United we play

By Qi Xijia Source:Global Times Published: 2015-9-8 18:58:01

Though basketball is not the UK's most popular diversion compared with other traditional English sports, since arriving in Shanghai, where basketball thrives among Chinese youngsters, Matthew aged 9, Simon aged 12 and Sophia aged 15 have developed a fondness for shooting hoop.

Every weekend the three siblings, from a British expatriate family who moved to Shanghai four years ago, hit the basketball courts as part of the training offered to local and foreign youth by sports club Basketball Stars United.

"It is very difficult to find the balance between pushing a child to their limit but at the same time still having fun," said Piet Daenen, the siblings' father, who comes with them every weekend to watch their training from the side of the court. "They become very tired but they don't realize it and never give up."

Daenen credits the philosophy of the club's founder, Joel Jean-Baptiste, as an inspiration to the players and coaches. Baptiste is a former professional player for the NCAA's La Salle Explorers in Philadelphia, as well as European leagues. He moved to China in 2007 and opened the youth league in 2009.

"Ever since learning basketball my life changed. So I wanted to share my experience with the kids and inspire them through the game as well," Baptiste told the Global Times.

Core values

Baptiste says he sees himself as more of a life coach than a basketball coach. "In the end, I don't want them to become professional basketball players. I want them to become teammates."

The true purpose of the club according to the coach is to bring the children of Shanghai together and teach them values that they will carry on throughout their personal lives and careers.

The coach encourages the children to assert themselves individually and in a group setting. Self-confidence, teamwork, commitment, trust and accountability are the values repeated mantra-like during training.

Among these values, Baptiste said three most important that he personally learned from his career were hard work, passion and communication. He believes that through the game these values will be picked up by his young players. "It pays off. If you put your heart in something then everything goes well," said Baptiste.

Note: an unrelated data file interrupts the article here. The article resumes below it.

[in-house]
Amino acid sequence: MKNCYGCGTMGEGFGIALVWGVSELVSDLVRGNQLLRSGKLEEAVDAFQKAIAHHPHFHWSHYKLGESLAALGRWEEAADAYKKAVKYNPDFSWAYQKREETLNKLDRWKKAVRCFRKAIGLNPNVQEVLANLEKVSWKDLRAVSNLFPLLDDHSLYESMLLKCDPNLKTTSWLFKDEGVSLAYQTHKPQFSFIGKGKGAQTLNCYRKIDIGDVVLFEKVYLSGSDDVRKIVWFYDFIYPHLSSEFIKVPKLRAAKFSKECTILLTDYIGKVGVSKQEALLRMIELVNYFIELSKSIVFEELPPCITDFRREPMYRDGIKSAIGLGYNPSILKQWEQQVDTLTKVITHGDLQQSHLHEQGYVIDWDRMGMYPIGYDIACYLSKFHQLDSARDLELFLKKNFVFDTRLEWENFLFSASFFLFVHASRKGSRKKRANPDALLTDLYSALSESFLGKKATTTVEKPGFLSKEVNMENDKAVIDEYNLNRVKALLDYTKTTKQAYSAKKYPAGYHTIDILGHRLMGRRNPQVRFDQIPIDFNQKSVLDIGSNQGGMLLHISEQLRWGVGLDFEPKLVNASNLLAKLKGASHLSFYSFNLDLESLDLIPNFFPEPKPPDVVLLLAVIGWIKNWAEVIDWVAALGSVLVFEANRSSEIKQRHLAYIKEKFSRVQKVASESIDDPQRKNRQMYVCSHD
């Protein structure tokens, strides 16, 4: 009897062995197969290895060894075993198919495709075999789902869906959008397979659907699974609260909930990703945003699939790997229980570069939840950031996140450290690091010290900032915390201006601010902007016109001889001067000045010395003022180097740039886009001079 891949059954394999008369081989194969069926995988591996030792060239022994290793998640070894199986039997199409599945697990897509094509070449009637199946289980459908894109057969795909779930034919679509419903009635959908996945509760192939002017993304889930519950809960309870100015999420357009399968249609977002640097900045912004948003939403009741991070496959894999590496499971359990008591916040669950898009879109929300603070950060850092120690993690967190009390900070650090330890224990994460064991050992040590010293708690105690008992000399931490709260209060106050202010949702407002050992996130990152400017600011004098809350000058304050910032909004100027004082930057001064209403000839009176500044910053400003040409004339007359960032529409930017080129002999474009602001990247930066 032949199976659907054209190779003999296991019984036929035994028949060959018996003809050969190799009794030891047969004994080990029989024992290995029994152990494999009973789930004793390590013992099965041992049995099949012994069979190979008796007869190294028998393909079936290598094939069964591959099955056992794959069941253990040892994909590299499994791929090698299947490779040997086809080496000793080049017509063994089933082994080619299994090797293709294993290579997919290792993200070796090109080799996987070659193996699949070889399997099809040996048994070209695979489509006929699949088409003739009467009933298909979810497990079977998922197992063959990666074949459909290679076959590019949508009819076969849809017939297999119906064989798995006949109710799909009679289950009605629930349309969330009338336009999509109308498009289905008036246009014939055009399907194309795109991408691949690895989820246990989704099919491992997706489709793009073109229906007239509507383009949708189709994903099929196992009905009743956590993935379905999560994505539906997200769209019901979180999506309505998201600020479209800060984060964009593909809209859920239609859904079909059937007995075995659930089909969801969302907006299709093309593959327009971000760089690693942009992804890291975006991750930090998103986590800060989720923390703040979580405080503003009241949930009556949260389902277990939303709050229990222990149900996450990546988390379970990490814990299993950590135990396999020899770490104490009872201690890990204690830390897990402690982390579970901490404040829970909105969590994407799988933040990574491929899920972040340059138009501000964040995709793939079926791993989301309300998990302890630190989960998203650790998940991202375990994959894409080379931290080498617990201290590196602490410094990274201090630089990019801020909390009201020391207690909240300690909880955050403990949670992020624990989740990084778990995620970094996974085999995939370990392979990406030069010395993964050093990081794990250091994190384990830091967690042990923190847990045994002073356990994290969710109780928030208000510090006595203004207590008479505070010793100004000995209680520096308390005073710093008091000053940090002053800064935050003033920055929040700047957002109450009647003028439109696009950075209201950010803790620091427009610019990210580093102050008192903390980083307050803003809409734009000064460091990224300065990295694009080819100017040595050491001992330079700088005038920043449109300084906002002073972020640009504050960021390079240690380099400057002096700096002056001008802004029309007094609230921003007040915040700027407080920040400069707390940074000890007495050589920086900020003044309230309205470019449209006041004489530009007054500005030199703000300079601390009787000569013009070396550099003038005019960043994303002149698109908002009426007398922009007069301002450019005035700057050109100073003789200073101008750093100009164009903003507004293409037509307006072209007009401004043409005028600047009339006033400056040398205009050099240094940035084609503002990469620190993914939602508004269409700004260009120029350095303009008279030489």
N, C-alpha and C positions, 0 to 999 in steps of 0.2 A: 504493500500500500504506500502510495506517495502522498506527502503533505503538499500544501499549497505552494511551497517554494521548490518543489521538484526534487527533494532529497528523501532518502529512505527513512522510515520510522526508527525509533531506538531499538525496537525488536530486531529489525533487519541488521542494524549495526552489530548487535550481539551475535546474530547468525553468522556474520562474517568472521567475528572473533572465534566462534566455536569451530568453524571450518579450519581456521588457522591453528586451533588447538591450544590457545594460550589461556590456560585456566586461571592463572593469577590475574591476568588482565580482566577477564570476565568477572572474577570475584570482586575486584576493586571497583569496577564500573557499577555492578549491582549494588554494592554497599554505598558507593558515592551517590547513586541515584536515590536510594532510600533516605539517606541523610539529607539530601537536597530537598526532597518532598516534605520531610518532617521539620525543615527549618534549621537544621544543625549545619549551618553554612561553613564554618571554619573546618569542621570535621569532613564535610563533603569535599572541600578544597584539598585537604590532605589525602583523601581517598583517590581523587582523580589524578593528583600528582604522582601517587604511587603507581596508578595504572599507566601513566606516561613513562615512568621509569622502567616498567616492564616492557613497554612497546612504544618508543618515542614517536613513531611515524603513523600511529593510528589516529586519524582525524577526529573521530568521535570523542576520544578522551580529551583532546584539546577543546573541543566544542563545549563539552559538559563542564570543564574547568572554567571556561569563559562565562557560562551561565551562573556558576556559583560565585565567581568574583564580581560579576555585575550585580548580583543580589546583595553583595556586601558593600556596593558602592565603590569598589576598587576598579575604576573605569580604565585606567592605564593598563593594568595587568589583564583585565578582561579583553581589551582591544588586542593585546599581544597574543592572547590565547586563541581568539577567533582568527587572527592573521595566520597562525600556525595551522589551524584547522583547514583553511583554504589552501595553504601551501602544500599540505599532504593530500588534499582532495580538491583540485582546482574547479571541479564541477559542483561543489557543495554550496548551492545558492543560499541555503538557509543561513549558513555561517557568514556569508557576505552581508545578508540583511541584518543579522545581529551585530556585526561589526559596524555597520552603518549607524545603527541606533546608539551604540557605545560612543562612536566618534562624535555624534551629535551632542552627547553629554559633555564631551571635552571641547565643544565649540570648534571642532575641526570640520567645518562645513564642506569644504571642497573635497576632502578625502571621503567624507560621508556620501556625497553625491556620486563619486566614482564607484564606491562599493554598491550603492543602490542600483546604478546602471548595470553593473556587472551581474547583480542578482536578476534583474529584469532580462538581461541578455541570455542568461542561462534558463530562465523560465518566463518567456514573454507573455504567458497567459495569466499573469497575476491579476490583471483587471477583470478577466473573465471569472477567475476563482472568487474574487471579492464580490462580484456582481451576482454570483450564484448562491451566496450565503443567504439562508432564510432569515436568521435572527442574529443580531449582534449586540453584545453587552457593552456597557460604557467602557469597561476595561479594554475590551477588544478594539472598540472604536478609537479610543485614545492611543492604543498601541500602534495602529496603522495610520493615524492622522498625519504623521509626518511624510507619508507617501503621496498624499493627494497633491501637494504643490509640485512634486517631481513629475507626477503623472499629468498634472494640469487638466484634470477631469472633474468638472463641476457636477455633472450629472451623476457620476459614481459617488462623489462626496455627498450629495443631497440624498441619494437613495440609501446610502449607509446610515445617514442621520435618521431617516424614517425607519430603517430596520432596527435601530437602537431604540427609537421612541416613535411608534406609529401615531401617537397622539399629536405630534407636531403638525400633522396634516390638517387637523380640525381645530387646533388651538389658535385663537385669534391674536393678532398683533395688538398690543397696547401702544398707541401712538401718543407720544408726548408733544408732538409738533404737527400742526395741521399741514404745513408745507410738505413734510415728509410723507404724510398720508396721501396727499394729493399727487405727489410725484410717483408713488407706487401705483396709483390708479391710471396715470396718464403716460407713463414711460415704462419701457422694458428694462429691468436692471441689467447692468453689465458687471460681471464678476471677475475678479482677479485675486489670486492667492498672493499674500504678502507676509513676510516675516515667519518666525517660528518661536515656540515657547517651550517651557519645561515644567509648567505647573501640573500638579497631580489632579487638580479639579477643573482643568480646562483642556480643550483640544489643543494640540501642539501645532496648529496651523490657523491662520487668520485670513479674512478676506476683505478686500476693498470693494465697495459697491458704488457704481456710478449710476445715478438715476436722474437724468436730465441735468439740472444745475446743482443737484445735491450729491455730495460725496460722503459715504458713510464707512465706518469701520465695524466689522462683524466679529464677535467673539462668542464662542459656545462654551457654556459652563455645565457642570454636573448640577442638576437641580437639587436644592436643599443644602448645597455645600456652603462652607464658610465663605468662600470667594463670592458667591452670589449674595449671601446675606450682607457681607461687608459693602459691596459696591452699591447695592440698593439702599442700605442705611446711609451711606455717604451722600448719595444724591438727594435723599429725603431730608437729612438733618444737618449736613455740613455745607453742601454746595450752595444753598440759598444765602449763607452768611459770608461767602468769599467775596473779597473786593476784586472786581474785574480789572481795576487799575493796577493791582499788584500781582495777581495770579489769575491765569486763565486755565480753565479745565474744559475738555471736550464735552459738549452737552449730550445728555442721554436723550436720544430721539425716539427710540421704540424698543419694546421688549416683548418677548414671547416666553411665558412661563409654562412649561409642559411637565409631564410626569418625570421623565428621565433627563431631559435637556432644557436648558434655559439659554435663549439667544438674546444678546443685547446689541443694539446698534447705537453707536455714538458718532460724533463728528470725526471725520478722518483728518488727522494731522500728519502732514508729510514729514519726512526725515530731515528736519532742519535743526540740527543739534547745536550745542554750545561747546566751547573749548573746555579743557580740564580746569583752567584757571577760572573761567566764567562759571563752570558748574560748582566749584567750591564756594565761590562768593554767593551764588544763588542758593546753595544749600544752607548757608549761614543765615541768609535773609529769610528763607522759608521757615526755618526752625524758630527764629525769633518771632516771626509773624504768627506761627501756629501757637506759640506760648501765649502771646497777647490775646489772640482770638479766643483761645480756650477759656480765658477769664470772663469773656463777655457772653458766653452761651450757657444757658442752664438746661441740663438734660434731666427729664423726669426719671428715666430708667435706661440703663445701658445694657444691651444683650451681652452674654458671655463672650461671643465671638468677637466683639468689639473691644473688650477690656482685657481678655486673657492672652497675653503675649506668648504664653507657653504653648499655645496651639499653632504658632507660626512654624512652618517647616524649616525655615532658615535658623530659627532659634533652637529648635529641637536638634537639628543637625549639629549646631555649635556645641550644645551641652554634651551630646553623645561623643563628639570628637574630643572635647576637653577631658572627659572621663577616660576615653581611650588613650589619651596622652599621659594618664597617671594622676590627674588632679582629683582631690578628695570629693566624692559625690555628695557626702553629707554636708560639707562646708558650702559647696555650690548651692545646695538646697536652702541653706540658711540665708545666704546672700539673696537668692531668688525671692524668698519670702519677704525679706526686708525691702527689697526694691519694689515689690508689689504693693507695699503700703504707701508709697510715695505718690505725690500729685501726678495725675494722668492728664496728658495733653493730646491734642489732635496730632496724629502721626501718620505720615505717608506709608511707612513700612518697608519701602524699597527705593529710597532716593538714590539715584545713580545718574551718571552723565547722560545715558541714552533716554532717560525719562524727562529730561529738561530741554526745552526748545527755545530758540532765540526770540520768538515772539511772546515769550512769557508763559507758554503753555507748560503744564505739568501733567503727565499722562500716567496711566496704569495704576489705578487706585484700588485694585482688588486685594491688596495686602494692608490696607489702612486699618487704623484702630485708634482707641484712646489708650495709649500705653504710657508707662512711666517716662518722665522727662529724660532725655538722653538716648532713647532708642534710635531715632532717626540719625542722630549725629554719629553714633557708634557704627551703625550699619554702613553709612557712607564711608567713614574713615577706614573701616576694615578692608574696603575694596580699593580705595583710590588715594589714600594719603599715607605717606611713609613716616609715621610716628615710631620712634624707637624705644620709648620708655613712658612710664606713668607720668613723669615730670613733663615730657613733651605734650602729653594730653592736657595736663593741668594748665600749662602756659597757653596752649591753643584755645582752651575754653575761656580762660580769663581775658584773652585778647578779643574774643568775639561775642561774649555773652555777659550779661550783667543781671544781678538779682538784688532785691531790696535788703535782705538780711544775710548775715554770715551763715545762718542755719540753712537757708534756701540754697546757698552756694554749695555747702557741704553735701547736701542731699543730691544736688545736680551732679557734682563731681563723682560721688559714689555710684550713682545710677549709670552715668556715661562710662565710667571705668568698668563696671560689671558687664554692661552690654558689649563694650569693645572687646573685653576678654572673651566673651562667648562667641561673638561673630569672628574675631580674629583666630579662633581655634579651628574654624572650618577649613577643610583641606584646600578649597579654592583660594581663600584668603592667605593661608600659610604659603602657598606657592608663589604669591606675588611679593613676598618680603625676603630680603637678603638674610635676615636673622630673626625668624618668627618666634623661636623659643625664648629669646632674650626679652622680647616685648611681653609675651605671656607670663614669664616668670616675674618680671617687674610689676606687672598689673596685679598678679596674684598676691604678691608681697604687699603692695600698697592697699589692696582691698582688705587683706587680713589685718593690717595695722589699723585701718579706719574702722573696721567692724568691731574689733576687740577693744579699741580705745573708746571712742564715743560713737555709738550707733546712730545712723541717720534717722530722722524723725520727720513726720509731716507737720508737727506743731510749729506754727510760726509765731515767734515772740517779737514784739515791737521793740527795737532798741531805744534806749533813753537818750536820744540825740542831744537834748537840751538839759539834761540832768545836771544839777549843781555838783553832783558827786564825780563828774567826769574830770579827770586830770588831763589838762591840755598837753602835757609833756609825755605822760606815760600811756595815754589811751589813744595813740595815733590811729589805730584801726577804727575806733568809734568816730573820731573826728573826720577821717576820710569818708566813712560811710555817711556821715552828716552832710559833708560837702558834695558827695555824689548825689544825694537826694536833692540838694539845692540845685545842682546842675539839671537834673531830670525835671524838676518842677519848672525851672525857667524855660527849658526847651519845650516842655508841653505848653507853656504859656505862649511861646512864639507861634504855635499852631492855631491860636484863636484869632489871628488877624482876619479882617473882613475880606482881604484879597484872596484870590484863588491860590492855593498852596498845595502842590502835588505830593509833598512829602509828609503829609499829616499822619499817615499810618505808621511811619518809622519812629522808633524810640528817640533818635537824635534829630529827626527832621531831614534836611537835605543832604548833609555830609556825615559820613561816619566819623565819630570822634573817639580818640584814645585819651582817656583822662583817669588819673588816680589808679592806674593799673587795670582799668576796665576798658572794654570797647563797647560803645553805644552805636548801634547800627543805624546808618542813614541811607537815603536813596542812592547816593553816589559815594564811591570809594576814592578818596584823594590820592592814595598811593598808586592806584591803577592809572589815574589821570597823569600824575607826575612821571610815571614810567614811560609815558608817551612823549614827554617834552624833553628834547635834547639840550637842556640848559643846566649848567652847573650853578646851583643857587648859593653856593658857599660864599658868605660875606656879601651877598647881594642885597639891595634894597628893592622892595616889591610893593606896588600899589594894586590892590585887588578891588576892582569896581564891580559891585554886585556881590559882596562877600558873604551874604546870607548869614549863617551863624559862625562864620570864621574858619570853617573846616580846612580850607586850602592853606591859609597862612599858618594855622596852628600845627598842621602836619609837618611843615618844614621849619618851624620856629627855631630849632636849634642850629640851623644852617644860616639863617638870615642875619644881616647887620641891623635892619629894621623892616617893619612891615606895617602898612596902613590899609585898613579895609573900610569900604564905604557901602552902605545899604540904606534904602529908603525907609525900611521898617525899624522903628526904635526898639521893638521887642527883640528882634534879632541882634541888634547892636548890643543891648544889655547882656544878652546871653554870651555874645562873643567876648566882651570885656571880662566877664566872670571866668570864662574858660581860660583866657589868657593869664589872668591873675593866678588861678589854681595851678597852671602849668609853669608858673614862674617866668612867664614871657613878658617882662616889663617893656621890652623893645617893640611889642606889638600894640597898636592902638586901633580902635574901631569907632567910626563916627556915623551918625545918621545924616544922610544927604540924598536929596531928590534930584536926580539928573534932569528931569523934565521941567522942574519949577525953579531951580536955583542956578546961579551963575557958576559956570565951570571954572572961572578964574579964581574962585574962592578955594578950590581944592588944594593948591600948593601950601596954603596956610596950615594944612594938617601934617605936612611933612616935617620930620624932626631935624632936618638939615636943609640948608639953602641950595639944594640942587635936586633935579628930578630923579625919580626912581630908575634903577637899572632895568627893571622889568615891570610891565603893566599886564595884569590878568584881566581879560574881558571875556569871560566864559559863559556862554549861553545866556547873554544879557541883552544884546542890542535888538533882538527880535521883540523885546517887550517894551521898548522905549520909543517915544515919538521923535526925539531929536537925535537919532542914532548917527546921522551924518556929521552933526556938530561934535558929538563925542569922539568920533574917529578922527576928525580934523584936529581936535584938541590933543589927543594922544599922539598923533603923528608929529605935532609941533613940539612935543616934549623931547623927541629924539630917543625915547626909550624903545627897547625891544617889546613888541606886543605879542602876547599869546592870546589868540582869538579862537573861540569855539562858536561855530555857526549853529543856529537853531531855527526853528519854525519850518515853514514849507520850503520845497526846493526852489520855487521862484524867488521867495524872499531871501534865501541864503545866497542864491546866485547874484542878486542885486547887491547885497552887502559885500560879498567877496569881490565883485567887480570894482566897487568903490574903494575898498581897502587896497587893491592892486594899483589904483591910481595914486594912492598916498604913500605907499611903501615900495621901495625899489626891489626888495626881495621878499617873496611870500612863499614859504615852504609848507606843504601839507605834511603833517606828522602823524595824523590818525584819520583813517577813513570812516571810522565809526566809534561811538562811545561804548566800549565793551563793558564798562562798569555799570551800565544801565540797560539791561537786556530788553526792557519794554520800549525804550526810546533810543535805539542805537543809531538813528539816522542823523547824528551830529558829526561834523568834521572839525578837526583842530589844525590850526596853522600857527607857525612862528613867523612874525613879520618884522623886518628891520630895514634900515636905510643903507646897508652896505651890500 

The warm-up exercises at the start of their training are a perfect example of the embodiment of these values. For warm-ups, their trainers stand in a line and the players must attempt to cross that line without being touched.

When the players do not move in the same direction during these warm-ups they create holes in their ranks, making it easier for the opposing team to break through.

"Everything that we do is designed for them to develop an awareness of teamwork and communication," said Baptiste. "They will do these things without realizing they are doing it and it becomes something they grow up with."

Inspiring the less-fortunate

In addition to learning core values, Baptiste hopes to expose his young players to Shanghai's multiculturalism and global awareness. The children will have an opportunity to travel in and outside the city to play in games and tournaments against other youngsters from all backgrounds.

Basketball Stars United also works closely with migrant schools and charitable organizations, including children from a migrant community in Qingpu district, where Baptiste offers free training every week.

"The idea is to offer local kids the same opportunities that our more privileged players have. Our hope is to inspire the less-fortunate by enabling more communication in English and introducing them to the foreign community, while at the same time teaching humility to our more privileged students," said Baptiste.

Daenen agrees that it is a great way to bring schools and students together as it provides a chance for local and expatriate youth to make friends from around the world.

"What makes life so different is not how much money people have but how much opportunity they have," said Baptiste.

"If we can give them (migrant children) this opportunity it doesn't matter if they don't have big houses. For privileged students they will also understand that China is not just school, ayi and sports," he said.


Children from Basketball Stars United in training and shake hands with migrant children in a basketball game. Photos: Courtesy of BSU


Posted in: Metro Shanghai

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